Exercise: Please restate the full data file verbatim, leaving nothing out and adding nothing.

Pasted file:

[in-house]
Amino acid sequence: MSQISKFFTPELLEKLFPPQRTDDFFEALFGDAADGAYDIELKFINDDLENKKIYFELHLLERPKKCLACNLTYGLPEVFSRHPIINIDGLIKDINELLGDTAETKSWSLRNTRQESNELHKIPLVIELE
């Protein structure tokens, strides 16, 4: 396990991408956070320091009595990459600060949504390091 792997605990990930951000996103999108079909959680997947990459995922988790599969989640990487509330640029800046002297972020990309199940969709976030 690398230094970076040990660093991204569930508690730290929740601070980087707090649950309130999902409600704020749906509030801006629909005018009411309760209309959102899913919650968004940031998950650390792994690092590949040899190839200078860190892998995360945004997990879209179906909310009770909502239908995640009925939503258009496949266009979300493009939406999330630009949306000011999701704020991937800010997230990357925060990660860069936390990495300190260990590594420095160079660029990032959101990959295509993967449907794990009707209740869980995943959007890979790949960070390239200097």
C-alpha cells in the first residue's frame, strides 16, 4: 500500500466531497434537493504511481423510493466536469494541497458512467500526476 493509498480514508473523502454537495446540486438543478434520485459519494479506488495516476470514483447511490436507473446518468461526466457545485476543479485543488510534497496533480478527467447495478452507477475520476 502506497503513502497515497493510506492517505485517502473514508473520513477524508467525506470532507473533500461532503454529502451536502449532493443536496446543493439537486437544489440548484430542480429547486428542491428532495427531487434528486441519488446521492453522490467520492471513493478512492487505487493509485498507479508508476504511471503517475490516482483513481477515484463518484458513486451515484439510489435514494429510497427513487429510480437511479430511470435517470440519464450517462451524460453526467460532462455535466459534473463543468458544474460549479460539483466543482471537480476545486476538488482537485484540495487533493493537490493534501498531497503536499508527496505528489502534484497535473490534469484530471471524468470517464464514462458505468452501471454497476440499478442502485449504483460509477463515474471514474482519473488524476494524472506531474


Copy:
[in-house]
Amino acid sequence: MSQISKFFTPELLEKLFPPQRTDDFFEALFGDAADGAYDIELKFINDDLENKKIYFELHLLERPKKCLACNLTYGLPEVFSRHPIINIDGLIKDINELLGDTAETKSWSLRNTRQESNELHKIPLVIELE
């Protein structure tokens, strides 16, 4: 396990991408956070320091009595990459600060949504390091 792997605990990930951000996103999108079909959680997947990459995922988790599969989640990487509330640029800046002297972020990309199940969709976030 690398230094970076040990660093991204569930508690730290929740601070980087707090649950309130999902409600704020749906509030801006629909005018009411309760209309959102899913919650968004940031998950650390792994690092590949040899190839200078860190892998995360945004997990879209179906909310009770909502239908995640009925939503258009496949266009979300493009939406999330630009949306000011999701704020991937800010997230990357925060990660860069936390990495300190260990590594420095160079660029990032959101990959295509993967449907794990009707209740869980995943959007890979790949960070390239200097």
C-alpha cells in the first residue's frame, strides 16, 4: 500500500466531497434537493504511481423510493466536469494541497458512467500526476 493509498480514508473523502454537495446540486438543478434520485459519494479506488495516476470514483447511490436507473446518468461526466457545485476543479485543488510534497496533480478527467447495478452507477475520476 502506497503513502497515497493510506492517505485517502473514508473520513477524508467525506470532507473533500461532503454529502451536502449532493443536496446543493439537486437544489440548484430542480429547486428542491428532495427531487434528486441519488446521492453522490467520492471513493478512492487505487493509485498507479508508476504511471503517475490516482483513481477515484463518484458513486451515484439510489435514494429510497427513487429510480437511479430511470435517470440519464450517462451524460453526467460532462455535466459534473463543468458544474460549479460539483466543482471537480476545486476538488482537485484540495487533493493537490493534501498531497503536499508527496505528489502534484497535473490534469484530471471524468470517464464514462458505468452501471454497476440499478442502485449504483460509477463515474471514474482519473488524476494524472506531474